Thukten Zangpo

As government agencies increasingly use the internet to streamline service delivery to citizens, reports of cyber incidents have surged, with a total of 129 incidents recorded last year, according to the Royal Audit Authority’s (RAA) “Performance Audit Report on Preparedness for Cybersecurity 2023.” 

This figure represents one of the highest numbers reported in the past five years. In 2021 and 2020, government agencies reported 94 and 113 incidents, respectively, while the highest number of incidents, 219, was reported in 2016.

Furthermore, non-government agencies reported 37 cyber incidents, while the government data centre reported 10 incidents, and internet service provider DrukREN reported one incident last year.

During the period from July 2021 to June 2022, the Bhutan Computer Incident Response Team (BtCIRT) handled a total of 156 cyber incidents, with the majority relating to vulnerabilities, followed by scam incidents and malware.

The impact of cybersecurity issues on the daily lives of Bhutanese citizens is significant as personal devices such as smartphones, Wi-Fi networks, social media platforms, and electronic banking are extensively used. 

With the increasing use of the internet, users are increasingly exposed to fraudulent activities, phishing attempts, scams, data loss, and various cyber threats.

As of December 2021, the number of mobile internet connections in Bhutan reached 762,171, with 5,382 leased line connections and 2,539 broadband connections.

The RAA’s performance audit identified deficiencies in the regulatory framework and enforcement mechanisms for cybersecurity in the country.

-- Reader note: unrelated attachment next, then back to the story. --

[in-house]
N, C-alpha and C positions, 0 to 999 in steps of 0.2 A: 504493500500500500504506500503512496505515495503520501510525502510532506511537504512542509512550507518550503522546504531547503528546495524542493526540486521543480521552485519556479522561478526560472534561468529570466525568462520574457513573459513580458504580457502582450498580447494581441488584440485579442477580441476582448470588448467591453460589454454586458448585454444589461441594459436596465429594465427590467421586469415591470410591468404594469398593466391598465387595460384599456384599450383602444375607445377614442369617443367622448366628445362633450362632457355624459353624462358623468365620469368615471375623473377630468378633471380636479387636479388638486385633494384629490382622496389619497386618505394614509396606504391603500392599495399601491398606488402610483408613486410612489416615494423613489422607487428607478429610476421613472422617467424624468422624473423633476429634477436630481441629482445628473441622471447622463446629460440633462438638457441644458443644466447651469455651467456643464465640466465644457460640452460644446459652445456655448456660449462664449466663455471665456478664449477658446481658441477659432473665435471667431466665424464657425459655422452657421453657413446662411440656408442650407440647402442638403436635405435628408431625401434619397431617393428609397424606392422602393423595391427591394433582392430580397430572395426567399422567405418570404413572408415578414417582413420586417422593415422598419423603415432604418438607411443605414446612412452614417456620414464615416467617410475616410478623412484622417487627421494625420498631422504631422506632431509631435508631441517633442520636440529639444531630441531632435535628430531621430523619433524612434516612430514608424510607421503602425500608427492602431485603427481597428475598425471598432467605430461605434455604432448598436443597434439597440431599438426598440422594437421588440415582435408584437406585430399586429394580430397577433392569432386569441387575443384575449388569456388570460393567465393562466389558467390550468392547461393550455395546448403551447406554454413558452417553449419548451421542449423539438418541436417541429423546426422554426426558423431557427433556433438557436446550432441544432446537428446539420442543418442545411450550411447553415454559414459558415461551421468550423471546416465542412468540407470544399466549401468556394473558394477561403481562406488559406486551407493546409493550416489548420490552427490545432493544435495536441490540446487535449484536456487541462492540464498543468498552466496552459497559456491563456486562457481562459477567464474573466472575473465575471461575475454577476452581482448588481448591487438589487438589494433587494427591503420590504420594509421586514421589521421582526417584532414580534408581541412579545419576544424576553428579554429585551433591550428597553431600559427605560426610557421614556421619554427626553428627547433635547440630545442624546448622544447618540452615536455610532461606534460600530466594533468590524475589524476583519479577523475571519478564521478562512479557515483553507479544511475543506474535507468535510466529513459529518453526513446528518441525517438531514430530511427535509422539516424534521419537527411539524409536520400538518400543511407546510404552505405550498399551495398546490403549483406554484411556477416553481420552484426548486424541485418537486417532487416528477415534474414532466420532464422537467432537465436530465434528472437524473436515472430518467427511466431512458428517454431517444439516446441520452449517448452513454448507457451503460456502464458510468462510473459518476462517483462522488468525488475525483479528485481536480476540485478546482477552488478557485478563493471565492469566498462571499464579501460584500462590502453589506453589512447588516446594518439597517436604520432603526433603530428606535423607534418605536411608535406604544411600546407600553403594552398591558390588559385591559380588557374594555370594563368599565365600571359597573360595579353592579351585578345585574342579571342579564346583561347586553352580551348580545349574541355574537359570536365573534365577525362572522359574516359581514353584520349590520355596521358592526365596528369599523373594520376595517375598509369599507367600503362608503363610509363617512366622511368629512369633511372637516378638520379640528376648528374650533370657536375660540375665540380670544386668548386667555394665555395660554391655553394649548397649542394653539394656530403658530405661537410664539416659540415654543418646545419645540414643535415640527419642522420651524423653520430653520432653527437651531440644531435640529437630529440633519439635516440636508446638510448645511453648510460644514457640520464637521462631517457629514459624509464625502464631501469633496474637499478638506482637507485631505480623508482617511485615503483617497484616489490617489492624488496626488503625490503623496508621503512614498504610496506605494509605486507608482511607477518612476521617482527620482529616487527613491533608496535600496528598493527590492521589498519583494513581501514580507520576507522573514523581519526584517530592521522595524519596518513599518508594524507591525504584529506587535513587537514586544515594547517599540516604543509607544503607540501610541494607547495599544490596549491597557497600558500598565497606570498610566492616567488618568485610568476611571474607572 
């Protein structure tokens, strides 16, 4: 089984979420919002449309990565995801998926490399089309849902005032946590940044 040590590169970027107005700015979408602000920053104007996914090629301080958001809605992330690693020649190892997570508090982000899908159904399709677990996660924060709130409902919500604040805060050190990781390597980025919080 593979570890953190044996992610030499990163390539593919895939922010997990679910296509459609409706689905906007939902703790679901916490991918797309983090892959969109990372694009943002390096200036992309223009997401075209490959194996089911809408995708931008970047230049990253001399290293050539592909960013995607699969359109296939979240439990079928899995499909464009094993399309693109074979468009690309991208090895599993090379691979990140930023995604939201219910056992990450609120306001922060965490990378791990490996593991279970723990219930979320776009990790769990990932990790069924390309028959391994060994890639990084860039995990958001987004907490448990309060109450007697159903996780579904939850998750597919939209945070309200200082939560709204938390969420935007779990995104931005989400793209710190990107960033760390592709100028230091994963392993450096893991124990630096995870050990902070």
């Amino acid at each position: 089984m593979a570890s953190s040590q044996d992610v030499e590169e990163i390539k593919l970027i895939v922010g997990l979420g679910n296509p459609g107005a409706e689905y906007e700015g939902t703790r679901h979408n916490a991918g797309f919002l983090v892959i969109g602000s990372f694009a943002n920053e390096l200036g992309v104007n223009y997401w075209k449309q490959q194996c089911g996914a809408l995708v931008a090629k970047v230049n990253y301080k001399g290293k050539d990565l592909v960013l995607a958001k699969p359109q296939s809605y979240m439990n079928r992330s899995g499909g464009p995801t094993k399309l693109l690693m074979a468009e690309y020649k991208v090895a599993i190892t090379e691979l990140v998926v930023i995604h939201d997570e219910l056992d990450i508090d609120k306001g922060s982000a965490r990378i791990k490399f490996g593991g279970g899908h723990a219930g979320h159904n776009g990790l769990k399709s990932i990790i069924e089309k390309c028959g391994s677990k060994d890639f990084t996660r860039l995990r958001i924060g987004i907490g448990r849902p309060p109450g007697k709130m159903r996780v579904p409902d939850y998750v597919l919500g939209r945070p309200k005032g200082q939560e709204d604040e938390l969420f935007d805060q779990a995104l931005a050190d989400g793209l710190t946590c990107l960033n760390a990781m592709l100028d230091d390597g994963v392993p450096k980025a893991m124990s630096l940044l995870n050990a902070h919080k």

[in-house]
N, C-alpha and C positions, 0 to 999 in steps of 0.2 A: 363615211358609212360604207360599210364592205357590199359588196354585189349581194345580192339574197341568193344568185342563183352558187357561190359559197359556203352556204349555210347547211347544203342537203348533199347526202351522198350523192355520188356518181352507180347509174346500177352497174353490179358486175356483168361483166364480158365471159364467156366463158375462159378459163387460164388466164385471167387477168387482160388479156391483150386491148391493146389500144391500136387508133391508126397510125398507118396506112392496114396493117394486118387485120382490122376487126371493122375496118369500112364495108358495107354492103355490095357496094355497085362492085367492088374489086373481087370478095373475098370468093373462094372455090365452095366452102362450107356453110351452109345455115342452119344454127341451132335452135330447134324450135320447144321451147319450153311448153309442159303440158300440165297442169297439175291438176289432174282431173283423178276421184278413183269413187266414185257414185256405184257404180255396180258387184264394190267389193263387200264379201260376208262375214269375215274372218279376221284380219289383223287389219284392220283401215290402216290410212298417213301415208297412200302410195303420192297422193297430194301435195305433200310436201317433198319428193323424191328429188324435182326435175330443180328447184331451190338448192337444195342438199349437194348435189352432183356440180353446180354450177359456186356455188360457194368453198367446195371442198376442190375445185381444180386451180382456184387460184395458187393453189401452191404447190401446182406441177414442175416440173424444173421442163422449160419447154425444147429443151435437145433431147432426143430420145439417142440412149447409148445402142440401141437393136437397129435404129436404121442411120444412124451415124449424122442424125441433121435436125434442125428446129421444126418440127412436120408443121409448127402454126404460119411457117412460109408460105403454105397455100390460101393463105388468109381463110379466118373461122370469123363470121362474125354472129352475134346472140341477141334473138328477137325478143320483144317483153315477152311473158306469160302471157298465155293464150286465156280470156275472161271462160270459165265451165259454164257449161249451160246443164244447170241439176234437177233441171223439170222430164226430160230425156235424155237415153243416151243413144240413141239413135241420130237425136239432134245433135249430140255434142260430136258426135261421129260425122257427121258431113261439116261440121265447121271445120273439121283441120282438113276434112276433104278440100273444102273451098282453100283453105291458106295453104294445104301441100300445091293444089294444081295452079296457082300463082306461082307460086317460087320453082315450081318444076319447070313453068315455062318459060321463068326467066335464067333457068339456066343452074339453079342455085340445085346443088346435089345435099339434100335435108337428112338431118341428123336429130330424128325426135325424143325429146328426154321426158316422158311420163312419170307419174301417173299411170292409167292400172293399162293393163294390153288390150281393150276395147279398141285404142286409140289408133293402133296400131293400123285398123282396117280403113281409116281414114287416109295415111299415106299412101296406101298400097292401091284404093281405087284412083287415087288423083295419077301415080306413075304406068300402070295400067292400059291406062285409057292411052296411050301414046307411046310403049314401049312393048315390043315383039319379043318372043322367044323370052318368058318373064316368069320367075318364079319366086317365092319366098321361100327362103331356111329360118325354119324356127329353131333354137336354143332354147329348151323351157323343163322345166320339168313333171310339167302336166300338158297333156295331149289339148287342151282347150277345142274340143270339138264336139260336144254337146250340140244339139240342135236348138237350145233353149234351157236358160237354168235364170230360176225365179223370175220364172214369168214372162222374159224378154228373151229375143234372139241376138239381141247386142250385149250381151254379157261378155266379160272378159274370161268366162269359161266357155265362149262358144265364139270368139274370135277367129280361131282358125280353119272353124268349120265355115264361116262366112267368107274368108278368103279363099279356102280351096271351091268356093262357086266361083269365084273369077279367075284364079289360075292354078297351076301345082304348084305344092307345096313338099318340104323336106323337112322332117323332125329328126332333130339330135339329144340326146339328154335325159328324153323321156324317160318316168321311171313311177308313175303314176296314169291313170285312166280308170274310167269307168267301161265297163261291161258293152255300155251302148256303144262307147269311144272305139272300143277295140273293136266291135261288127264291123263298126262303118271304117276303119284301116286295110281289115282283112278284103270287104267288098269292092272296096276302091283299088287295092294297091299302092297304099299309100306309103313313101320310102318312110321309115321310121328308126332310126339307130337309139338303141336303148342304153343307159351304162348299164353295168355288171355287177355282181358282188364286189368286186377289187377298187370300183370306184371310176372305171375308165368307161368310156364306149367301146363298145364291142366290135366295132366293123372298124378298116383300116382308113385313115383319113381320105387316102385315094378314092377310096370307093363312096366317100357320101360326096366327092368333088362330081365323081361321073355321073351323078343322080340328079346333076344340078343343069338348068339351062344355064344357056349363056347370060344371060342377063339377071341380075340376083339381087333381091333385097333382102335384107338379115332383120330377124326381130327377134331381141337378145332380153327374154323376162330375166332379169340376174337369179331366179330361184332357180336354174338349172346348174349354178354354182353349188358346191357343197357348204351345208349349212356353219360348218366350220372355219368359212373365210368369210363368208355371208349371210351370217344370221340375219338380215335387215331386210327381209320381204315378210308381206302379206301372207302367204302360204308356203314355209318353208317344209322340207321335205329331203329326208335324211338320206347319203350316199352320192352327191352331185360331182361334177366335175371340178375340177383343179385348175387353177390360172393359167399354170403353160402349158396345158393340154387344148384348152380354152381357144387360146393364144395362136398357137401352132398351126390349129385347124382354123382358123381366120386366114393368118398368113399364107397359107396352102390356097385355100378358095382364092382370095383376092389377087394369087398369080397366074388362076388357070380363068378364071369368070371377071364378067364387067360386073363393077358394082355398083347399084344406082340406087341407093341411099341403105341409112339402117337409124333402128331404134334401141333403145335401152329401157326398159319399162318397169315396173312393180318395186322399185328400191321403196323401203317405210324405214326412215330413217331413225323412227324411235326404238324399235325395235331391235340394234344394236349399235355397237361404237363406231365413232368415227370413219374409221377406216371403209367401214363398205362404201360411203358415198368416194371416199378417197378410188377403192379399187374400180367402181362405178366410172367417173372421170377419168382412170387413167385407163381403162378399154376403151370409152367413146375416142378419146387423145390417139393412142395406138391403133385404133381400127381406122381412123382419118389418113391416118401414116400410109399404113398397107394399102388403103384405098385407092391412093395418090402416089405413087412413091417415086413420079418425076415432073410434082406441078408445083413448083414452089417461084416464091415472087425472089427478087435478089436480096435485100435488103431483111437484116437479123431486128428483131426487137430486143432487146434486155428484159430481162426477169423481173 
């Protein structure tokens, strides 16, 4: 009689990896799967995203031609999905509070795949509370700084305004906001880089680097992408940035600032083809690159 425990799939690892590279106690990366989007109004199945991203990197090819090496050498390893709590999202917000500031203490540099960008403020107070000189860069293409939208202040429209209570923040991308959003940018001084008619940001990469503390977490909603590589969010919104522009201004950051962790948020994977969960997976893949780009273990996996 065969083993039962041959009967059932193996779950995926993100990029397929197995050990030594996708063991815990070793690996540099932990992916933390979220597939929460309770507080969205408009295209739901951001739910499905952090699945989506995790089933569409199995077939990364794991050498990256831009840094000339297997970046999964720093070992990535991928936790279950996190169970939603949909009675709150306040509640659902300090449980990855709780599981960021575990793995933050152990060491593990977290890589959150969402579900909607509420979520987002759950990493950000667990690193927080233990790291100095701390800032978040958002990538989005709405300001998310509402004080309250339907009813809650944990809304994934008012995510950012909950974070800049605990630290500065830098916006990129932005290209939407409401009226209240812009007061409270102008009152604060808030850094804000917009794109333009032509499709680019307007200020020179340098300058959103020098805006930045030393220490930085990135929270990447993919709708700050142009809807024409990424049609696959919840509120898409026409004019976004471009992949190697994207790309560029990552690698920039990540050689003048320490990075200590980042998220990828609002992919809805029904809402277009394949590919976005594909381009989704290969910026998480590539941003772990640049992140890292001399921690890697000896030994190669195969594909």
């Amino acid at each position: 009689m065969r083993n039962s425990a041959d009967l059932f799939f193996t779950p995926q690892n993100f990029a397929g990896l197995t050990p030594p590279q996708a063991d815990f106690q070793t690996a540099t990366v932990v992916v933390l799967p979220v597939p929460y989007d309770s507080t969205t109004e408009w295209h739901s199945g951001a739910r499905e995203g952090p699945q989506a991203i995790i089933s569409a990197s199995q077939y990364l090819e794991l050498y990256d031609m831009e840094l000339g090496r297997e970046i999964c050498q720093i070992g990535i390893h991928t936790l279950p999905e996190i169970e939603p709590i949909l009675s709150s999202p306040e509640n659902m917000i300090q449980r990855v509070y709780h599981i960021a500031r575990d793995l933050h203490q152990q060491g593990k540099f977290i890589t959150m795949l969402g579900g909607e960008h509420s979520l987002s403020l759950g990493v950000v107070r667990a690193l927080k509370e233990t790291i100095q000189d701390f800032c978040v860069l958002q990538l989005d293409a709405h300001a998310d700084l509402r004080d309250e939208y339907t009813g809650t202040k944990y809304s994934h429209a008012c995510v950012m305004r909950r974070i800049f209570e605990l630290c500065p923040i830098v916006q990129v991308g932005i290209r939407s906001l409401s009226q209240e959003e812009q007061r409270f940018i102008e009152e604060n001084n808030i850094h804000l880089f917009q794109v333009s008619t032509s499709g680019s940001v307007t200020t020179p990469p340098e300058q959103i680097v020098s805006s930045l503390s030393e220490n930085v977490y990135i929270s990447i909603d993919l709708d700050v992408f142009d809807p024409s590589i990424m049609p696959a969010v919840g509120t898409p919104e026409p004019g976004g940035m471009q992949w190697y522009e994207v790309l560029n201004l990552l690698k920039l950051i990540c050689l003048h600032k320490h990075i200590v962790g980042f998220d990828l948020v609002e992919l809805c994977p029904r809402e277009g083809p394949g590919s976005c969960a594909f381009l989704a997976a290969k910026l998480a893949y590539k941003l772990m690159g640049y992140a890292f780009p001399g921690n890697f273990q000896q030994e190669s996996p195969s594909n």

“The cybersecurity initiatives undertaken in the country lack strategic visions and directions, defined principles, and set priorities in managing cybersecurity risks, with the National Cybersecurity Strategy (NCS) still in its draft stage,” the Authority stated. 

Bhutan developed the draft NCS in 2018, intending to implement it from 2021 to 2025.

Additionally, critical information infrastructures (CIIs) such as energy production and transmission, information and communication technology (ICT), and financial services have not been identified or adequately protected. 

These CIIs heavily rely on IT systems and electronic data, leaving them vulnerable to potential cyber threats.

The RAA warned that the delay in identifying CIIs could result in increased exposure to cyber threats and the inability to establish adequate protection mechanisms.

The audit report also highlighted a lack of coordination among various agencies in addressing cybersecurity, limited cybersecurity expertise, insufficient capacity, and inadequate resources allocated to the national agency for cybersecurity, BtCIRT, under the GovTech Agency, among other challenges.

To strengthen cybersecurity, a mere Nu 3.2 million was allocated during the 12th five-year plan until the fiscal year 2020-21.

The Authority expressed concerns about Google Workspace, a cloud-computing tool, particularly regarding data privacy and protection, despite its operational efficiencies. 

Government agencies and state-owned enterprises rely on Google Workspace for processing, storing, and communicating official information. 

As of December 2020, there were 9,500 Google Workspace users in 87 government agencies and state-owned enterprises, along with 187,306 education users comprising teachers, students, and supporting staff as of December 2022.

To address cybersecurity challenges in the country, the RAA recommended that the GovTech Agency review and implement the draft NCS, expedite the identification and protection of CIIs, strengthen the cybersecurity legal framework, and enforce mechanisms for data privacy and protection, among other measures.